Applying to Dublin Business School (DBS) was straightforward and relatively quick. MicroEDU has supported me in all matters. Instead of the TOEFL test, which of course would have cost money, I was able to take a written in-house test of the Dublin Business School over 2 or 3 hours directly at MicroEDU in Münster, which was then sent directly to Dublin for correction. The result also followed within 2 weeks.
Studying at Dublin Business School is certainly a little different, especially when compared to state universities. There is no campus, but there are three main buildings in the middle of Dublin, which are not far from each other – including two full-fledged libraries that are more or less geared towards BA or MA students. The furnishings in the buildings and the rooms themselves are very modern, and each room has a computer and projector. Visit educationvv.com to get information about California State University Chico student exchange program.
The students at DBS are all international, but the average for the master’s courses is certainly higher. I myself am completing the Master of Science in International Business at the Dublin Business School and can only recommend the course itself and the business school. The lectures are extremely structured, very scientifically oriented and the lecturers convince with practical experience and scientific experience. Among “our” lecturers there was an ex-CEO of the largest telecommunications company in Ireland, an ex Cambridge student with extensive international experience and many other interesting careers, which of course can add a lot of topics to the lectures. All lectures contain an assignment and an exam, whereby one is forced to work continuously. The exams themselves are feasible, but in order to achieve good grades, it is not sufficient to simply reproduce the lecture documents; you need to research the literature yourself. My course itself was audited by the University of Wales, which had a great and important influence and therefore the level was correspondingly high.
In addition to the general friendliness of Irish people, every employee knows that students have paid a lot of money for the respective course. Accordingly, the focus is always on the student and if there are any problems one is helped directly. The administration is very internet-oriented, assignments are uploaded to the intranet and everything else happens via the intranet and internet.
Dublin is expensive, and so is the accommodation. There are some student accommodation (not from the DBS), some of which are a bit out of the way. Since the city center of Dublin can actually be reached on foot, and the DBS is also in the middle of the city, accommodation centrally in the city center makes sense. The prices may be a bit higher, but you save yourself a monthly ticket for the buses (approx. 90 euros) and one or the other taxi ride late at night. Dublin is divided into districts, for example the DBS is in Dublin 2. Overall, Dublin 1, 2 and 8 can be recommended, everything else is likely to be too far away. In addition, it is said, and it was largely my experience, that Dublin 1 and especially the area around Connolly Station is not recommended, as it is sometimes a bit unsafe, but mostly not extremely dangerous. Apartments in Dublin usually only have electric heating, the costs are always a bit difficult to calculate and are offset against the rental price. There are no waste or water costs, the quality of apartments cannot always be compared with “German standards”. In the end, you should calculate with around 500 euros in rental costs plus 50 euros for ancillary costs in order to get a nice and well-located apartment. An early search is only recommended, as students from all universities in the city are looking for apartments especially at the beginning of the semester in September / October.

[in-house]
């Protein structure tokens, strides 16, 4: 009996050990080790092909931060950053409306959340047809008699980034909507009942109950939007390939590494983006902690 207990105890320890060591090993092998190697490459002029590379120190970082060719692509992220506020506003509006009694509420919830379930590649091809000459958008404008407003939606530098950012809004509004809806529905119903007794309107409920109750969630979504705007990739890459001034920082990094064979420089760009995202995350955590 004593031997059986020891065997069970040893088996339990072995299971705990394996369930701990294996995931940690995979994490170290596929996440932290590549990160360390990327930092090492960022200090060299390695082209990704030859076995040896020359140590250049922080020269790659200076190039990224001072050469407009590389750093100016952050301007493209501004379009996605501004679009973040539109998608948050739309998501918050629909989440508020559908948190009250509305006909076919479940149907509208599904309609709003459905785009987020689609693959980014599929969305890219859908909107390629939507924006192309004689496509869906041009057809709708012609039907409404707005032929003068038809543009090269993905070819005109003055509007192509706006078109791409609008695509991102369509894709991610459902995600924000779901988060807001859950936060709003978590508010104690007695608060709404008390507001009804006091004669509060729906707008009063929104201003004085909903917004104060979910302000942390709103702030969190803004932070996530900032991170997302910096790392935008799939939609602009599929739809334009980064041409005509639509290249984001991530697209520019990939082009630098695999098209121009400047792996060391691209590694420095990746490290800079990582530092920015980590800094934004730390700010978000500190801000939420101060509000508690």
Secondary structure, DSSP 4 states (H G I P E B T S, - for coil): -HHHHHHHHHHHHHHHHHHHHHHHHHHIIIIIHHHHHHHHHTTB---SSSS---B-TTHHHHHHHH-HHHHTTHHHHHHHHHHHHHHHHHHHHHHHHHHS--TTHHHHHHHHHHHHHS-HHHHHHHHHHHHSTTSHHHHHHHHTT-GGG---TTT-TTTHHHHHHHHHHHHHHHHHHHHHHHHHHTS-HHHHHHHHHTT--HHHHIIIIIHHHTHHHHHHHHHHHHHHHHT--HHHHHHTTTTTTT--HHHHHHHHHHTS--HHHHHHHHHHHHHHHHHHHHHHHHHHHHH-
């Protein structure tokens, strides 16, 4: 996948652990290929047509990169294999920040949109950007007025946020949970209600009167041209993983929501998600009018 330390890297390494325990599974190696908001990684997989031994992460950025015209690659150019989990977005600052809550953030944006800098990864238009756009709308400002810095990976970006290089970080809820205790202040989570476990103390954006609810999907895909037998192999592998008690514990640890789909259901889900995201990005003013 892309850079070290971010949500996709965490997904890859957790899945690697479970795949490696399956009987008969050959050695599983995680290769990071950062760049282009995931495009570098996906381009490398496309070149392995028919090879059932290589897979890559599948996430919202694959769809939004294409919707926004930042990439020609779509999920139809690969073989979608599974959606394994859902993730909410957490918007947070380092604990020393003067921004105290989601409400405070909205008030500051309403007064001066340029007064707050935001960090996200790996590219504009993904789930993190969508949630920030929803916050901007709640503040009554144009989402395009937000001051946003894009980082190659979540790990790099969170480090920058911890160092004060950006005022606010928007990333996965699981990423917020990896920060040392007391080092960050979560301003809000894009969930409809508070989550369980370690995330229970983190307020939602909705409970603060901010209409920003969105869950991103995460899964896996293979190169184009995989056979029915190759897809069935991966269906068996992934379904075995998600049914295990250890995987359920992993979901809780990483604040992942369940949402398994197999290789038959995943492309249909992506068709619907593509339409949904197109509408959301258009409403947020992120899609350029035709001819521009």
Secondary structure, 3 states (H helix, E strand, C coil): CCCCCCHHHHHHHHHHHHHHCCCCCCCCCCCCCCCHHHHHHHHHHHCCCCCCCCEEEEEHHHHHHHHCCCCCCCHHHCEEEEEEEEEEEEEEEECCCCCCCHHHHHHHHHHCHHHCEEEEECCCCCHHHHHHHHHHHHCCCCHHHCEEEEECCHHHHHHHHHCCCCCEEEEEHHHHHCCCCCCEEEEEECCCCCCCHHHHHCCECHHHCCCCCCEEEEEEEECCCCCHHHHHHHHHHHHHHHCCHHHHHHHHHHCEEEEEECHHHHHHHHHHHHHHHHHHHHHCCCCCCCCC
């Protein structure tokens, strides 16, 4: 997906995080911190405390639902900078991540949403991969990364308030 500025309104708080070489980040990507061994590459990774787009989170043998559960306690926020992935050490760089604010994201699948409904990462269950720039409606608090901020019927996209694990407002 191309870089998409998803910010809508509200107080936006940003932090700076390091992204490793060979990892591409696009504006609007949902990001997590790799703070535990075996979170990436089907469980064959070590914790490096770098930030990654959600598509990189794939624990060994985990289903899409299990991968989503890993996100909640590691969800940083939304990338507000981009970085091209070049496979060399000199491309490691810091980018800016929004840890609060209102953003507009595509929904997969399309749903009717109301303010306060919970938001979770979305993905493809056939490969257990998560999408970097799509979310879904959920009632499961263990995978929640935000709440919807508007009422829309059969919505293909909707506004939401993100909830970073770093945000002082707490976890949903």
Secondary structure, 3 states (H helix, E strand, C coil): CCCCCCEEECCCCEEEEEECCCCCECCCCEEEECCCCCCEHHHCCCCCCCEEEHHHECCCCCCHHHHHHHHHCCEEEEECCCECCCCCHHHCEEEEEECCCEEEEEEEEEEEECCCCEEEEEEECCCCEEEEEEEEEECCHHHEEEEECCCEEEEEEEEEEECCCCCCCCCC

As already indicated, Dublin is a very expensive place, even if the economy is not doing very well. A pint costs well, and often five euros. Food is also expensive, but if you go shopping at Lidl or Tesco, the cost of catering is limited – at least at home.
But Dublin is great. The city offers everything a student is looking for – and everything is also very centrally located. The very touristy Tempelbar district always offers live music in all pubs, but generally you don’t see a lot of locals. There are neighborhoods with super-nice restaurants and small bars just a five-minute walk away. In the vicinity of St. Stephen’s Green is the club district of Dublin, with some nice clubs that look more inconspicuous from the outside, but are usually larger than you think.
Each semester offers a week of “Reading Week”, before and after the exam weeks there is another Reading Week. Of course you can fly home at the time, but it can also be used for assignments or a round trip around Ireland. I see the latter as a must, because Ireland has more to offer than Dublin. You can rent vehicles from the local rental offices and explore Ireland on your own, or you can take a guided tour but usually only take one or two day tours. Cities like Cork, Galway and Belfast (already UK) are highly recommended, but the landscape between these cities offers incredible impressions.